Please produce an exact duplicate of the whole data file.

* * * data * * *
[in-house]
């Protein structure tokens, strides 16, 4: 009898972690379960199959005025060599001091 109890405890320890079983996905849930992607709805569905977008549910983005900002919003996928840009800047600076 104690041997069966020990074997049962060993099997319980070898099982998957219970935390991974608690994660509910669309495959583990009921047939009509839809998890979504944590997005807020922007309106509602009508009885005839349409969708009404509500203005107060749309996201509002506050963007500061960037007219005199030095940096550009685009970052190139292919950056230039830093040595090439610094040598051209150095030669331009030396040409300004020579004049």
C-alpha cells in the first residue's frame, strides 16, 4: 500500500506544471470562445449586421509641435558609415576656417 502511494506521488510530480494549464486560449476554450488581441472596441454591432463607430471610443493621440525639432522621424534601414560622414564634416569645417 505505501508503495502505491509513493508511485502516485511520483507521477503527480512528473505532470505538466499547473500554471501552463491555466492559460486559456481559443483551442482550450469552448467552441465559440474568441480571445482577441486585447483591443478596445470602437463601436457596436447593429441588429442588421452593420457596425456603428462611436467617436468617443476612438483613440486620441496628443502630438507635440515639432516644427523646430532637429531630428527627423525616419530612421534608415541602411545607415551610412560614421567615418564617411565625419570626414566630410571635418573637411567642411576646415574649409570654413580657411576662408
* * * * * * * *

[in-house]
């Protein structure tokens, strides 16, 4: 009898972690379960199959005025060599001091 109890405890320890079983996905849930992607709805569905977008549910983005900002919003996928840009800047600076 104690041997069966020990074997049962060993099997319980070898099982998957219970935390991974608690994660509910669309495959583990009921047939009509839809998890979504944590997005807020922007309106509602009508009885005839349409969708009404509500203005107060749309996201509002506050963007500061960037007219005199030095940096550009685009970052190139292919950056230039830093040595090439610094040598051209150095030669331009030396040409300004020579004049």
C-alpha cells in the first residue's frame, strides 16, 4: 500500500506544471470562445449586421509641435558609415576656417 502511494506521488510530480494549464486560449476554450488581441472596441454591432463607430471610443493621440525639432522621424534601414560622414564634416569645417 505505501508503495502505491509513493508511485502516485511520483507521477503527480512528473505532470505538466499547473500554471501552463491555466492559460486559456481559443483551442482550450469552448467552441465559440474568441480571445482577441486585447483591443478596445470602437463601436457596436447593429441588429442588421452593420457596425456603428462611436467617436468617443476612438483613440486620441496628443502630438507635440515639432516644427523646430532637429531630428527627423525616419530612421534608415541602411545607415551610412560614421567615418564617411565625419570626414566630410571635418573637411567642411576646415574649409570654413580657411576662408